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Draw the Lightning DownBenjamin Franklin and Electrical Technology in the Age of Enlightenment$
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Michael Brian Schiffer

Print publication date: 2003

Print ISBN-13: 9780520238022

Published to California Scholarship Online: March 2012

DOI: 10.1525/california/9780520238022.001.0001

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PRINTED FROM CALIFORNIA SCHOLARSHIP ONLINE (www.california.universitypressscholarship.com). (c) Copyright University of California Press, 2021. All Rights Reserved. An individual user may print out a PDF of a single chapter of a monograph in CALSO for personal use.date: 26 July 2021

. An Electrical World

. An Electrical World

Chapter:
(p.161) 8. An Electrical World
Source:
Draw the Lightning Down
Author(s):

Michael Brian Schiffer

Publisher:
University of California Press
DOI:10.1525/california/9780520238022.003.0008

This chapter addresses how earth scientists used electrical technology for investigating terrestrial and atmospheric processes. It also presents an account of their major research activities and discusses how electrical technology underwent changes in their hands. The chapter considers Benjamin Franklin and his kite. Franklin's small book on electricity, with its plan for the sentry-box experiment, attracted the interest of the great French naturalist the comte de Buffon. Georg Wilhelm Richmann was one of the first to undertake systematic studies of atmospheric electricity. Franklin concluded that atmospheric electricity could be either positive or negative, though more often it was the latter. Tiberius Cavallo's electrometer designs were widely adopted. He specifically invented an “electrometer for the rain.” In the nineteenth century, new research, for example in geology and chemistry, eliminated electricity as a cause of earthquakes and volcanoes, and greatly diminished its role in the functioning of aqueous meteors.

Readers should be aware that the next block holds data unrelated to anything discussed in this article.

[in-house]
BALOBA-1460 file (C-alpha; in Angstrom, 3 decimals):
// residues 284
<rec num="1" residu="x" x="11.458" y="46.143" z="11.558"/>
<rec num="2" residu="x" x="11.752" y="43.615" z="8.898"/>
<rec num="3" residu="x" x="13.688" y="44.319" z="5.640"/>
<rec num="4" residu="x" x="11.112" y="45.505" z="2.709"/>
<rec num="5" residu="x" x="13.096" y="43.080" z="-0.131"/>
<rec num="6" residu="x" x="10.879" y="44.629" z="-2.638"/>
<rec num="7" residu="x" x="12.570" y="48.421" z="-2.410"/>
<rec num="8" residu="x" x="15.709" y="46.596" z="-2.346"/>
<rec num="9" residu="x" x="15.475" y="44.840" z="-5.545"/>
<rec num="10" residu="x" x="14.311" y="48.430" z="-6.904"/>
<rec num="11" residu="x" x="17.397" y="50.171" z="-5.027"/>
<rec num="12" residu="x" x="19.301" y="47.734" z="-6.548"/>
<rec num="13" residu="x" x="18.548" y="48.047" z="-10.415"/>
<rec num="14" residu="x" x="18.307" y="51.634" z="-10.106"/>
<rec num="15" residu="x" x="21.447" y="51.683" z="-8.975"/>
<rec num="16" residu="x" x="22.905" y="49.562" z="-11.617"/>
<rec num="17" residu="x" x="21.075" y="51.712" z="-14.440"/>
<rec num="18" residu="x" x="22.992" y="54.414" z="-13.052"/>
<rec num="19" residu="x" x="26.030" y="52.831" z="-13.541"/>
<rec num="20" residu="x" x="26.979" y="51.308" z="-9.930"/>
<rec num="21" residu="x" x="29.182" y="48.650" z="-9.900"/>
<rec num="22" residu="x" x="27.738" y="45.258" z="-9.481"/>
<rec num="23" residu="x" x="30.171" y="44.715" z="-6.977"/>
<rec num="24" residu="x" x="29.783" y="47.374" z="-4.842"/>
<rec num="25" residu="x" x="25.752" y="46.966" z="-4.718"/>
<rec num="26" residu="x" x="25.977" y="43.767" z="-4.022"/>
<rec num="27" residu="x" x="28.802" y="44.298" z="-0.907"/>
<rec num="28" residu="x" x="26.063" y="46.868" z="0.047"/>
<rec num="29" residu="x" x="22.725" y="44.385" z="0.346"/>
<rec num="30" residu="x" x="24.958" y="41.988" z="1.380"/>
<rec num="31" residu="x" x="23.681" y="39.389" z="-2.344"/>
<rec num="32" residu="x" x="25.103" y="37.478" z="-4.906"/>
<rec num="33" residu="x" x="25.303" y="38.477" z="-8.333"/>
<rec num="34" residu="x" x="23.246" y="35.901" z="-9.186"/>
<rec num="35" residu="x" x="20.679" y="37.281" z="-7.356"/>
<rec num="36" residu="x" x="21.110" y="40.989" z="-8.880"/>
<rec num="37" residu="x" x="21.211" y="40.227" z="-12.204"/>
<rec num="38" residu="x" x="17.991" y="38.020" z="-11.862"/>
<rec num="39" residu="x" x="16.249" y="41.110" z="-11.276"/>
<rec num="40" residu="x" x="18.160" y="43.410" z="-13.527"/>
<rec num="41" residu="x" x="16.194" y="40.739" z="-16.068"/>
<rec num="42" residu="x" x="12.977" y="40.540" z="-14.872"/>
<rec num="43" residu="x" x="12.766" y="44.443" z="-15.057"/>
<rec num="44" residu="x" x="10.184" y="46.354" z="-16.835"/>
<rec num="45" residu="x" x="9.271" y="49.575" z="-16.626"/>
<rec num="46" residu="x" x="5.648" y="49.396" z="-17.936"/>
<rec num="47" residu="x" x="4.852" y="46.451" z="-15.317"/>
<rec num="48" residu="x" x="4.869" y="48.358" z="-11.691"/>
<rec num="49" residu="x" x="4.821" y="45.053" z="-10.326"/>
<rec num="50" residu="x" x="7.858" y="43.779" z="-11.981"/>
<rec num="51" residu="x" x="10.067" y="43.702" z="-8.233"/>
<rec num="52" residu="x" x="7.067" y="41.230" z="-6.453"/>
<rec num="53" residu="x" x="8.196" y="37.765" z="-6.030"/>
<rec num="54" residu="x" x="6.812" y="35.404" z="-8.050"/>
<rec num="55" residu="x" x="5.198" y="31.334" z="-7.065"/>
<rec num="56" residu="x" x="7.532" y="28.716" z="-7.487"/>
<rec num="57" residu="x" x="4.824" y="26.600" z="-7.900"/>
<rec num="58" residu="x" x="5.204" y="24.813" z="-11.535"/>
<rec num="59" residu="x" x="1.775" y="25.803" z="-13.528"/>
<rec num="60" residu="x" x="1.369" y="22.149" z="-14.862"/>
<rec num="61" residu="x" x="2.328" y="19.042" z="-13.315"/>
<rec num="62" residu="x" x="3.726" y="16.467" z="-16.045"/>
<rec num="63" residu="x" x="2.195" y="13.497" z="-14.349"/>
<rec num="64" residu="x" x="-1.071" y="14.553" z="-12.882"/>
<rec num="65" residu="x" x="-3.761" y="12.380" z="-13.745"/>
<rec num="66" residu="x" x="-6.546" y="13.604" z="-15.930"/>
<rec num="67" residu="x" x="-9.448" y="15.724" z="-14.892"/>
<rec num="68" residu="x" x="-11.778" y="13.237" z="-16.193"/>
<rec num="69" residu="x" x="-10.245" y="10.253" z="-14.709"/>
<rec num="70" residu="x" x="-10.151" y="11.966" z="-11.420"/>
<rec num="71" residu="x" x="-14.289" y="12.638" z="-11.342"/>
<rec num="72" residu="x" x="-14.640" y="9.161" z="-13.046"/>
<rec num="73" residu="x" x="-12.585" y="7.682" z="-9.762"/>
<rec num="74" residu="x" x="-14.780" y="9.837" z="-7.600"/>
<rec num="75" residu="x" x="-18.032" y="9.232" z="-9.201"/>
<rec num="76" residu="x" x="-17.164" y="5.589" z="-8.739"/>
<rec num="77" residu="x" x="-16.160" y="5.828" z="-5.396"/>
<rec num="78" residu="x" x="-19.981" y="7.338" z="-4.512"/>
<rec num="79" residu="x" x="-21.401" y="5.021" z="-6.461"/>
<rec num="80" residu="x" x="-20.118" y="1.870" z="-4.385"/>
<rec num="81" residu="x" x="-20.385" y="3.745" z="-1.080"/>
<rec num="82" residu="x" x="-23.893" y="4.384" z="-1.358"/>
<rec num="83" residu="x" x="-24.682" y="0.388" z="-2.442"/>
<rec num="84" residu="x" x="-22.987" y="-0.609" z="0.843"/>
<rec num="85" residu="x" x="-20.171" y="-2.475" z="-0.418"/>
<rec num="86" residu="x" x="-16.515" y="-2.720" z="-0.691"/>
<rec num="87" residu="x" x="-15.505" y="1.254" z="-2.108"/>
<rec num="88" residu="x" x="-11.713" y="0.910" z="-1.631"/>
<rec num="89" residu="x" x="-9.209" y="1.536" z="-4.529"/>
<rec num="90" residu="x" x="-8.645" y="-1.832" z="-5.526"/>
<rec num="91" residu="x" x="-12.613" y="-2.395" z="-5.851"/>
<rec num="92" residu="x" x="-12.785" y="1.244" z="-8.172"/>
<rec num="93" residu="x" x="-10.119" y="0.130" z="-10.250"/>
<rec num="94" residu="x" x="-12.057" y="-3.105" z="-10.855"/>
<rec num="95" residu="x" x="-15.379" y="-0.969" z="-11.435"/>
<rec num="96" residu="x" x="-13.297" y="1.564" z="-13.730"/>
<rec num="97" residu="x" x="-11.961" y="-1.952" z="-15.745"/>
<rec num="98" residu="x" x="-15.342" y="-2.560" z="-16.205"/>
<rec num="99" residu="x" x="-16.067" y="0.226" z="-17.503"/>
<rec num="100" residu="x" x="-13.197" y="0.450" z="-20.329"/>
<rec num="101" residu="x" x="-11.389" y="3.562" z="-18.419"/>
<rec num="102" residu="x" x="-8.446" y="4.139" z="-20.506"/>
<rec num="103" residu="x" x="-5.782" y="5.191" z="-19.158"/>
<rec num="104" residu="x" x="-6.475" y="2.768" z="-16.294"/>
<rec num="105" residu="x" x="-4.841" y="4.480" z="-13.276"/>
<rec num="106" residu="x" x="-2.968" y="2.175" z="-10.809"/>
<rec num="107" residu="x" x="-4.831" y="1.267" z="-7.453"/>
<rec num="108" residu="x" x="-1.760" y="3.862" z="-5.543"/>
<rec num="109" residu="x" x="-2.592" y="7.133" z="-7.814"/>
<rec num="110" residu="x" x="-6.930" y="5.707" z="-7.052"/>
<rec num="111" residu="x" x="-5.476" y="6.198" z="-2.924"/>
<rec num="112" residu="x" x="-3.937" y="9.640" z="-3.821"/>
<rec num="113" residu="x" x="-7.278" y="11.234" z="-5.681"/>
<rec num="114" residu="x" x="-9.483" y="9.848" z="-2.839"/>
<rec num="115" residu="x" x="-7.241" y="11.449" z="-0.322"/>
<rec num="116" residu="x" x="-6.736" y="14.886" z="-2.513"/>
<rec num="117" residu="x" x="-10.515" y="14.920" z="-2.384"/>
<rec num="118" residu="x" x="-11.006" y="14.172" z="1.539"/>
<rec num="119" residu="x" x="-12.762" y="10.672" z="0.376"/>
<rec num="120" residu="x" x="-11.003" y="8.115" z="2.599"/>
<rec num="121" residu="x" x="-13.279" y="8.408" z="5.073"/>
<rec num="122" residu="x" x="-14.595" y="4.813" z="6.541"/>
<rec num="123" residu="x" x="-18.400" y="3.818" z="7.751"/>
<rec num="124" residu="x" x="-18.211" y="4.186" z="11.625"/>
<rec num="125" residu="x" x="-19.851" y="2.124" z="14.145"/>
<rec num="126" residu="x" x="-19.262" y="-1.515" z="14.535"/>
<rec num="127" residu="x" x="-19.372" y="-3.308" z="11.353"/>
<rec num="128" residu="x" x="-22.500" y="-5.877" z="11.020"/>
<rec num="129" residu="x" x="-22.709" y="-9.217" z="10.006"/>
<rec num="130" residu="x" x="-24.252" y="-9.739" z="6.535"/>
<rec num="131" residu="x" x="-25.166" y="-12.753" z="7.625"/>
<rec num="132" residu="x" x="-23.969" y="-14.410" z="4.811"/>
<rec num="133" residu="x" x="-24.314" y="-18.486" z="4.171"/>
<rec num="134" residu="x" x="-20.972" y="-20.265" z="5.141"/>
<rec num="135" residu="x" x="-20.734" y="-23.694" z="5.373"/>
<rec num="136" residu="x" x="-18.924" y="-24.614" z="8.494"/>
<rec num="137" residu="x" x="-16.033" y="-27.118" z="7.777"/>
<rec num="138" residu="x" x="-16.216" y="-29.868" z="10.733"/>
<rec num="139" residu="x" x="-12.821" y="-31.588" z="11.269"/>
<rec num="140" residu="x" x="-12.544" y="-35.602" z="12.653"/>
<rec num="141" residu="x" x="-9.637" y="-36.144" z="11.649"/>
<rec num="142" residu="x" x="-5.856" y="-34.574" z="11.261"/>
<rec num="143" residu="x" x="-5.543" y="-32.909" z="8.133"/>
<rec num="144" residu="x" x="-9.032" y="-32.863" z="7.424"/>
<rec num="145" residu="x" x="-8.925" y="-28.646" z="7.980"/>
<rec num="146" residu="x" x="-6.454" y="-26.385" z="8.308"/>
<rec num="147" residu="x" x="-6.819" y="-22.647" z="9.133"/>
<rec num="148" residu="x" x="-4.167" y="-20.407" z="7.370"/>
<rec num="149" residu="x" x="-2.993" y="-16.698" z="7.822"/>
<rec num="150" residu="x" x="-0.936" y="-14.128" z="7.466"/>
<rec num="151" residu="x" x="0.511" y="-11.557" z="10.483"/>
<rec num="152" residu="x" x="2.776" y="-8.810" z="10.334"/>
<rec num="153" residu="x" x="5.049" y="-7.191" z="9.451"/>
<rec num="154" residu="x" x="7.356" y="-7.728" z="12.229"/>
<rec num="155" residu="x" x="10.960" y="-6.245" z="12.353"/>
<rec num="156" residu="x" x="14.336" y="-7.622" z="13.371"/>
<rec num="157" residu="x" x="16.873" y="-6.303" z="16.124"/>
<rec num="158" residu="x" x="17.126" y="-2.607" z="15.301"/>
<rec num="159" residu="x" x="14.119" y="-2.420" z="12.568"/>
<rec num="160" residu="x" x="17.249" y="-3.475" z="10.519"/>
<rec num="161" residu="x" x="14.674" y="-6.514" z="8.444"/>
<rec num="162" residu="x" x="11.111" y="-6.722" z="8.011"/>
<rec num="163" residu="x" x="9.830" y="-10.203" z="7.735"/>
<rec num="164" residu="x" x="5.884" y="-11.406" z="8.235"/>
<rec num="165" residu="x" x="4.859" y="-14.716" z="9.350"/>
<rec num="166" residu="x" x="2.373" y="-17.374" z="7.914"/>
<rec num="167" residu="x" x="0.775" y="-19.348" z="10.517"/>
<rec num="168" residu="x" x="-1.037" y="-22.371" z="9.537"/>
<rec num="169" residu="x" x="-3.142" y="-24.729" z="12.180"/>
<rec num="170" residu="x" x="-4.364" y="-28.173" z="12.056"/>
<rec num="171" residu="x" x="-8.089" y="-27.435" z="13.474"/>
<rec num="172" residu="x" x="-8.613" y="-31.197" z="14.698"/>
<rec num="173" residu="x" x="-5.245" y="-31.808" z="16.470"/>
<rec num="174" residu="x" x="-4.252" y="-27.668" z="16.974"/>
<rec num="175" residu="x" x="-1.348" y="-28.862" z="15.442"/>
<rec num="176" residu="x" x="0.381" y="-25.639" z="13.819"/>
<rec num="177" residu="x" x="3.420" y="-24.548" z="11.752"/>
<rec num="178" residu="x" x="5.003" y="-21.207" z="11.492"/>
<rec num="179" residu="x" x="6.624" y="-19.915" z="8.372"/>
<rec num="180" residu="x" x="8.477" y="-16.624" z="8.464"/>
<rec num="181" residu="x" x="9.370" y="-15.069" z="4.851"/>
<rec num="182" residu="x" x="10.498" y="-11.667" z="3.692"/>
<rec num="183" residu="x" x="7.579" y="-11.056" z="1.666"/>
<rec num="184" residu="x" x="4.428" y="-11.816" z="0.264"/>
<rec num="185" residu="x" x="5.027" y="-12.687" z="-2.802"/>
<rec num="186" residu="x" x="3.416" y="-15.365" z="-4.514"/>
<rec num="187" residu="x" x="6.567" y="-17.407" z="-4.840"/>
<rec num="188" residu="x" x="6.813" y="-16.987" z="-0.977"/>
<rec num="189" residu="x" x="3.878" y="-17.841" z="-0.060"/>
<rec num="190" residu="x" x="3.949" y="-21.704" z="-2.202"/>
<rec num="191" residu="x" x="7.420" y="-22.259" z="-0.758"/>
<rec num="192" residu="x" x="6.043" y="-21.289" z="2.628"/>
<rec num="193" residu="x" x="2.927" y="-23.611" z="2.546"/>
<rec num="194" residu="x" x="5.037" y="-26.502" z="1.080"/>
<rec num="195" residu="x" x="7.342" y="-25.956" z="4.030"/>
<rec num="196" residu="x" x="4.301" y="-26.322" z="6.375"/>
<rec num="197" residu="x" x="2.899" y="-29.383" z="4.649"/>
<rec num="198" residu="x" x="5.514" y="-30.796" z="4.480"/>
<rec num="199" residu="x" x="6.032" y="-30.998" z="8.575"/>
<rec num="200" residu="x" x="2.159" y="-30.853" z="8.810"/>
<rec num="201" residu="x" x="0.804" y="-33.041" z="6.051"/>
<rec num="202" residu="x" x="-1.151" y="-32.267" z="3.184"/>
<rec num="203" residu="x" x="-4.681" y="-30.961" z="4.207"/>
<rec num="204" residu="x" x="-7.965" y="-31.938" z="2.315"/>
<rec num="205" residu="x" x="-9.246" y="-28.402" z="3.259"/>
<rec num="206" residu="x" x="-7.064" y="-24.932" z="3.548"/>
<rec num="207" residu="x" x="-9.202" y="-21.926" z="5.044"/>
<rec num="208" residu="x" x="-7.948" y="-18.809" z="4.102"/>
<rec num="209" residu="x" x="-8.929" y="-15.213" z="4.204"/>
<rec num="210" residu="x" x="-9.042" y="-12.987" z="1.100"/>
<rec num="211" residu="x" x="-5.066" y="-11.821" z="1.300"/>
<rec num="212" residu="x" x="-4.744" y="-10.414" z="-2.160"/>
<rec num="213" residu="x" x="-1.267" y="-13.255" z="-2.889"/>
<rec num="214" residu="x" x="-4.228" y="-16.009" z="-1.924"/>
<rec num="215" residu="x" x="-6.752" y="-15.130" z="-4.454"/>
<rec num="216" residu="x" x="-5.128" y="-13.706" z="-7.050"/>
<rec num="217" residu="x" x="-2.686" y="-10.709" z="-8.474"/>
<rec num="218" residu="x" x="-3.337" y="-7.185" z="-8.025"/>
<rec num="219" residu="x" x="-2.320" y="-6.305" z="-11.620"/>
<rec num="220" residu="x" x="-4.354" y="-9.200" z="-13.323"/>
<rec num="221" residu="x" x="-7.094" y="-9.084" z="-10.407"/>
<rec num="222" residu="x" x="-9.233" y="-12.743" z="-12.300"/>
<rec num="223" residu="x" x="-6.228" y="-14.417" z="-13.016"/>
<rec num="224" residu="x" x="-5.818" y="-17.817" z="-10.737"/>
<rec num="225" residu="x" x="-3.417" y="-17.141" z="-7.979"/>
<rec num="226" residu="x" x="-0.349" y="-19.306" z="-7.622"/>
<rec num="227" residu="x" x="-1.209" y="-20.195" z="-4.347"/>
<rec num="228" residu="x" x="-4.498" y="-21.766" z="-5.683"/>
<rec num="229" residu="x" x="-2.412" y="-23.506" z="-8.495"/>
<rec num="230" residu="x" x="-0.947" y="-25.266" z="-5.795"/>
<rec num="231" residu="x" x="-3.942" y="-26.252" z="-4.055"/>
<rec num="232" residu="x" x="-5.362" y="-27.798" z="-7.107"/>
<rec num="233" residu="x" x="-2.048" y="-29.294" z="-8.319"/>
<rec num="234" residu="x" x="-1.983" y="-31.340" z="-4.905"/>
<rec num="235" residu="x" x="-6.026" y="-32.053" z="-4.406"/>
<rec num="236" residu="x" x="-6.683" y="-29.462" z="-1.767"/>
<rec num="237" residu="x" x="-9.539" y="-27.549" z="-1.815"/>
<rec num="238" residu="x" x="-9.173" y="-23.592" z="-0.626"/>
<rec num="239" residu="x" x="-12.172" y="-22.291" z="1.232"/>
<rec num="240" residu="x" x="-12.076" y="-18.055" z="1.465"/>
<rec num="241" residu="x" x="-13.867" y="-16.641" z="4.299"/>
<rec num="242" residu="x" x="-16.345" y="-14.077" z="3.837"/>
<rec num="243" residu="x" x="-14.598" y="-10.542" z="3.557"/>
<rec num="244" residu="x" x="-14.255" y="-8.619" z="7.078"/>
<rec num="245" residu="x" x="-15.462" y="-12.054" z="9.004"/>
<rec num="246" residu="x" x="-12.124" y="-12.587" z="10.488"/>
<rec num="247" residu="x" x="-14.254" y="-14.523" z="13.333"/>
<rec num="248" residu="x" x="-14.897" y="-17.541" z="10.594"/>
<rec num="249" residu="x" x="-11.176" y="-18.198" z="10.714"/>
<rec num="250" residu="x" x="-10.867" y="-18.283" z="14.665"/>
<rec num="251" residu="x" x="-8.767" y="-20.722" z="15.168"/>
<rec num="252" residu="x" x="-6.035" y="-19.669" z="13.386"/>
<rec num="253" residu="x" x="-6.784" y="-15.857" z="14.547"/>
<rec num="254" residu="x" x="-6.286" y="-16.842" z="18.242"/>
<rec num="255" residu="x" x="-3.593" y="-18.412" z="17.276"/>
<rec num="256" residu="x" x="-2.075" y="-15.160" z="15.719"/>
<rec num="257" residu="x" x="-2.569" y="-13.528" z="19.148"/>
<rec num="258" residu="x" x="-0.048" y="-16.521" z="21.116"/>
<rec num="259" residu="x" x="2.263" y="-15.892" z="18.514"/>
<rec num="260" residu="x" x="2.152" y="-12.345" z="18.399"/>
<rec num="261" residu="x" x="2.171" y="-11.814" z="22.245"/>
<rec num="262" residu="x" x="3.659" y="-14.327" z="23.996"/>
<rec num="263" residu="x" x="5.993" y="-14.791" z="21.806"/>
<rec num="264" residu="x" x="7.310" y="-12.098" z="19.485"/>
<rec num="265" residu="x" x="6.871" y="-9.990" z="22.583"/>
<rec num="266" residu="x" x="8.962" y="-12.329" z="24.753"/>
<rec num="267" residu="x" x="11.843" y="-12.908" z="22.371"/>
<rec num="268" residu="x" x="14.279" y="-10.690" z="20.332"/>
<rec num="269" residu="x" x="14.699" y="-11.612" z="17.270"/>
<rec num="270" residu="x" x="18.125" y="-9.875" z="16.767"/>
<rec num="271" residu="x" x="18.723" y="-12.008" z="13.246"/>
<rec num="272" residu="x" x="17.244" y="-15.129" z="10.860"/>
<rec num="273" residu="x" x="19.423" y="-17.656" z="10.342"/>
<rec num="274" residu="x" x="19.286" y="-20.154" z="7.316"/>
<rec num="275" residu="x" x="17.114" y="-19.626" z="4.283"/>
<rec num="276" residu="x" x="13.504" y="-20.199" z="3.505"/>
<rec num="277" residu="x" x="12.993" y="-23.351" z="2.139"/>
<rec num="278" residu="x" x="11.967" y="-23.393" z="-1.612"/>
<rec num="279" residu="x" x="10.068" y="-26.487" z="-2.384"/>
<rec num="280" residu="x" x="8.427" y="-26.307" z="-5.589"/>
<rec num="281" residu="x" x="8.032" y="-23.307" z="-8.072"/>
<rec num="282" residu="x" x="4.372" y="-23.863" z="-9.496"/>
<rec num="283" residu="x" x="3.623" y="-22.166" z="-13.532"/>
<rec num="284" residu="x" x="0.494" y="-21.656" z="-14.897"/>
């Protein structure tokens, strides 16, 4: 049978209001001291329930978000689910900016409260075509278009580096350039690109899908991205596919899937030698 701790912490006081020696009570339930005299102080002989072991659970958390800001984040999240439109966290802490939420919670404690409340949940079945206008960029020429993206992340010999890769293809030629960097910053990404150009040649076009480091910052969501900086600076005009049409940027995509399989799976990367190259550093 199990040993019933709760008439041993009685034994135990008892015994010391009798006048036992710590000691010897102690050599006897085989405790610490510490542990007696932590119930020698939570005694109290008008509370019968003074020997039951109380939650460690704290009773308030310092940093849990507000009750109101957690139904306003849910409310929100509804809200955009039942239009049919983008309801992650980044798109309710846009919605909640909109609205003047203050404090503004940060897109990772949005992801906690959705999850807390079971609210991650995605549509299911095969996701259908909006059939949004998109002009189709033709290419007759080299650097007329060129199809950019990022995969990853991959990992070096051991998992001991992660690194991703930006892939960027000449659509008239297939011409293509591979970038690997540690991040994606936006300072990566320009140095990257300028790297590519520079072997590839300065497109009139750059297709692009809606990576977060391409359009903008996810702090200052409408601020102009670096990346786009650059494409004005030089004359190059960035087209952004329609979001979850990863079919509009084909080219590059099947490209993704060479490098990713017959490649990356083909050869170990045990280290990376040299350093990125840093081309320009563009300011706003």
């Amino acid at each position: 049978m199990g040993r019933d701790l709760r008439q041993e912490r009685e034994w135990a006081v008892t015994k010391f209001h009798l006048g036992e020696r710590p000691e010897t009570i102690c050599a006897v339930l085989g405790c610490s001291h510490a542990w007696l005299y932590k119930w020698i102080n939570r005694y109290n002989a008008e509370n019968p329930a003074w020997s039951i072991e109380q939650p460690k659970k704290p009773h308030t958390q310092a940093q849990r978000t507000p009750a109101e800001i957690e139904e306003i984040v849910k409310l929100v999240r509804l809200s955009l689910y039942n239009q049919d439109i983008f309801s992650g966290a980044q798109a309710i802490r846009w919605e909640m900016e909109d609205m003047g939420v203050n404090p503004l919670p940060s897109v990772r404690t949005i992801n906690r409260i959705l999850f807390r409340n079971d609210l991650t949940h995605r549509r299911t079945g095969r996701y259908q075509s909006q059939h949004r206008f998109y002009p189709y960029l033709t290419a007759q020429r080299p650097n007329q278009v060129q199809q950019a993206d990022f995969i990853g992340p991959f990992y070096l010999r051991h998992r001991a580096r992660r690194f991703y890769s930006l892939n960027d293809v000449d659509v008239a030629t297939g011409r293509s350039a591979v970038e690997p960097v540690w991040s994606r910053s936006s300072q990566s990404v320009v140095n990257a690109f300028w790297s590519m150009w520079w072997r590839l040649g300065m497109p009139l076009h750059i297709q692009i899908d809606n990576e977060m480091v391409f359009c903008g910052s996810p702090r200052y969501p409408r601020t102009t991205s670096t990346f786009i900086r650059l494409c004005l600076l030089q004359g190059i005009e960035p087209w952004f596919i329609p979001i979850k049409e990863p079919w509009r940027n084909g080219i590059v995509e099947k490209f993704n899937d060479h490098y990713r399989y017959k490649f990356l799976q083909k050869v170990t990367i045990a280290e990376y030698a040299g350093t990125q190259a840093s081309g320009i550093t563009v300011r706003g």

Keywords:   electrical technology, terrestrial process, atmospheric electricity, Benjamin Franklin, Georg Wilhelm Richman, Tiberius Cavallo, electrometer designs

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